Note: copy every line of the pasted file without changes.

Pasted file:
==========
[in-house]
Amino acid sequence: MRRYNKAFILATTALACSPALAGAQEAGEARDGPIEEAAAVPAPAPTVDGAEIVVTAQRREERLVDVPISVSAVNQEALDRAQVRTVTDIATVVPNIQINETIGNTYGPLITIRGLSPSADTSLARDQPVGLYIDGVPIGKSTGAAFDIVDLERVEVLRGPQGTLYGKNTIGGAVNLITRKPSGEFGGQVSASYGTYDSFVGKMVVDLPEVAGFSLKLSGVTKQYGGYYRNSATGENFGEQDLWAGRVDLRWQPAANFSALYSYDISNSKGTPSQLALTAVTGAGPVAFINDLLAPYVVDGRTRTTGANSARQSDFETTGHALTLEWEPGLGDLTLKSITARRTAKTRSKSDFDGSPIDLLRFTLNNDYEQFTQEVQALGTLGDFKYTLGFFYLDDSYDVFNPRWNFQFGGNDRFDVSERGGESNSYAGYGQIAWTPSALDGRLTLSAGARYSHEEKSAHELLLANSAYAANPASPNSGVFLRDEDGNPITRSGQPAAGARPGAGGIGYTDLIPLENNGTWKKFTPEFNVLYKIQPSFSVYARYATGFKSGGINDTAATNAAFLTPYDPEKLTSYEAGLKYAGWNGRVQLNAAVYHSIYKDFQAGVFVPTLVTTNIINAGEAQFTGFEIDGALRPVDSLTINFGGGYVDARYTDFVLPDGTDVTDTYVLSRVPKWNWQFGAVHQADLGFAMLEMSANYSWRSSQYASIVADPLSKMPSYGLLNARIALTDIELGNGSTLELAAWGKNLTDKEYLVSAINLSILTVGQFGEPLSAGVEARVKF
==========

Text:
[in-house]
Amino acid sequence: MRRYNKAFILATTALACSPALAGAQEAGEARDGPIEEAAAVPAPAPTVDGAEIVVTAQRREERLVDVPISVSAVNQEALDRAQVRTVTDIATVVPNIQINETIGNTYGPLITIRGLSPSADTSLARDQPVGLYIDGVPIGKSTGAAFDIVDLERVEVLRGPQGTLYGKNTIGGAVNLITRKPSGEFGGQVSASYGTYDSFVGKMVVDLPEVAGFSLKLSGVTKQYGGYYRNSATGENFGEQDLWAGRVDLRWQPAANFSALYSYDISNSKGTPSQLALTAVTGAGPVAFINDLLAPYVVDGRTRTTGANSARQSDFETTGHALTLEWEPGLGDLTLKSITARRTAKTRSKSDFDGSPIDLLRFTLNNDYEQFTQEVQALGTLGDFKYTLGFFYLDDSYDVFNPRWNFQFGGNDRFDVSERGGESNSYAGYGQIAWTPSALDGRLTLSAGARYSHEEKSAHELLLANSAYAANPASPNSGVFLRDEDGNPITRSGQPAAGARPGAGGIGYTDLIPLENNGTWKKFTPEFNVLYKIQPSFSVYARYATGFKSGGINDTAATNAAFLTPYDPEKLTSYEAGLKYAGWNGRVQLNAAVYHSIYKDFQAGVFVPTLVTTNIINAGEAQFTGFEIDGALRPVDSLTINFGGGYVDARYTDFVLPDGTDVTDTYVLSRVPKWNWQFGAVHQADLGFAMLEMSANYSWRSSQYASIVADPLSKMPSYGLLNARIALTDIELGNGSTLELAAWGKNLTDKEYLVSAINLSILTVGQFGEPLSAGVEARVKF